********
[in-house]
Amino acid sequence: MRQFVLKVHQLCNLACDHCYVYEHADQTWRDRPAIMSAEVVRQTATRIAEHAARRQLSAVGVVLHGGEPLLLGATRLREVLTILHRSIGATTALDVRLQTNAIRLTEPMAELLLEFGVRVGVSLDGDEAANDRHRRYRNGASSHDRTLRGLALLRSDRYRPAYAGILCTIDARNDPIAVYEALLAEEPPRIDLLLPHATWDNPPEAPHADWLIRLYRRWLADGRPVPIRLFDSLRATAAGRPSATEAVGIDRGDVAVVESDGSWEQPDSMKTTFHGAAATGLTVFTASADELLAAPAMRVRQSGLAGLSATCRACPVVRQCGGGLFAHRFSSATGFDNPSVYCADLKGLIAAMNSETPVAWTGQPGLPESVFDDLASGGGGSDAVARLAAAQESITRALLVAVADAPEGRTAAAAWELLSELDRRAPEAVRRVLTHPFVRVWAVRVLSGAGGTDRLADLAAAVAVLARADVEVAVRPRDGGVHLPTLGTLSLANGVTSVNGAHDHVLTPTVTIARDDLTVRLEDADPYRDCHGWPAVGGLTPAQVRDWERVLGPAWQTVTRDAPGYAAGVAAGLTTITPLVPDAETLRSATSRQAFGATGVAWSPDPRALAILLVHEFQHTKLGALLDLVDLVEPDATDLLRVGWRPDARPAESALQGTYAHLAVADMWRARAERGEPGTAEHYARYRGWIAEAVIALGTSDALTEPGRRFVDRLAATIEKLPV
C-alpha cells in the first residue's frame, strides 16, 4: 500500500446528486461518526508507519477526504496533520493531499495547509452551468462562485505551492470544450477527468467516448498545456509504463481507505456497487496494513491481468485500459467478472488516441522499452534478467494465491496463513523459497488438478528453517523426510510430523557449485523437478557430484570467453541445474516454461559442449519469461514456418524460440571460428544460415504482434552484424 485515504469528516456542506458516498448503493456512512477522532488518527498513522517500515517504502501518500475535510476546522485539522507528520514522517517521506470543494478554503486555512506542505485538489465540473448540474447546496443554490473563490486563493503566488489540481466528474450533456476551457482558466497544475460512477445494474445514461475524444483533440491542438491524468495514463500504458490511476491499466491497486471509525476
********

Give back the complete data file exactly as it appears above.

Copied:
[in-house]
Amino acid sequence: MRQFVLKVHQLCNLACDHCYVYEHADQTWRDRPAIMSAEVVRQTATRIAEHAARRQLSAVGVVLHGGEPLLLGATRLREVLTILHRSIGATTALDVRLQTNAIRLTEPMAELLLEFGVRVGVSLDGDEAANDRHRRYRNGASSHDRTLRGLALLRSDRYRPAYAGILCTIDARNDPIAVYEALLAEEPPRIDLLLPHATWDNPPEAPHADWLIRLYRRWLADGRPVPIRLFDSLRATAAGRPSATEAVGIDRGDVAVVESDGSWEQPDSMKTTFHGAAATGLTVFTASADELLAAPAMRVRQSGLAGLSATCRACPVVRQCGGGLFAHRFSSATGFDNPSVYCADLKGLIAAMNSETPVAWTGQPGLPESVFDDLASGGGGSDAVARLAAAQESITRALLVAVADAPEGRTAAAAWELLSELDRRAPEAVRRVLTHPFVRVWAVRVLSGAGGTDRLADLAAAVAVLARADVEVAVRPRDGGVHLPTLGTLSLANGVTSVNGAHDHVLTPTVTIARDDLTVRLEDADPYRDCHGWPAVGGLTPAQVRDWERVLGPAWQTVTRDAPGYAAGVAAGLTTITPLVPDAETLRSATSRQAFGATGVAWSPDPRALAILLVHEFQHTKLGALLDLVDLVEPDATDLLRVGWRPDARPAESALQGTYAHLAVADMWRARAERGEPGTAEHYARYRGWIAEAVIALGTSDALTEPGRRFVDRLAATIEKLPV
C-alpha cells in the first residue's frame, strides 16, 4: 500500500446528486461518526508507519477526504496533520493531499495547509452551468462562485505551492470544450477527468467516448498545456509504463481507505456497487496494513491481468485500459467478472488516441522499452534478467494465491496463513523459497488438478528453517523426510510430523557449485523437478557430484570467453541445474516454461559442449519469461514456418524460440571460428544460415504482434552484424 485515504469528516456542506458516498448503493456512512477522532488518527498513522517500515517504502501518500475535510476546522485539522507528520514522517517521506470543494478554503486555512506542505485538489465540473448540474447546496443554490473563490486563493503566488489540481466528474450533456476551457482558466497544475460512477445494474445514461475524444483533440491542438491524468495514463500504458490511476491499466491497486471509525476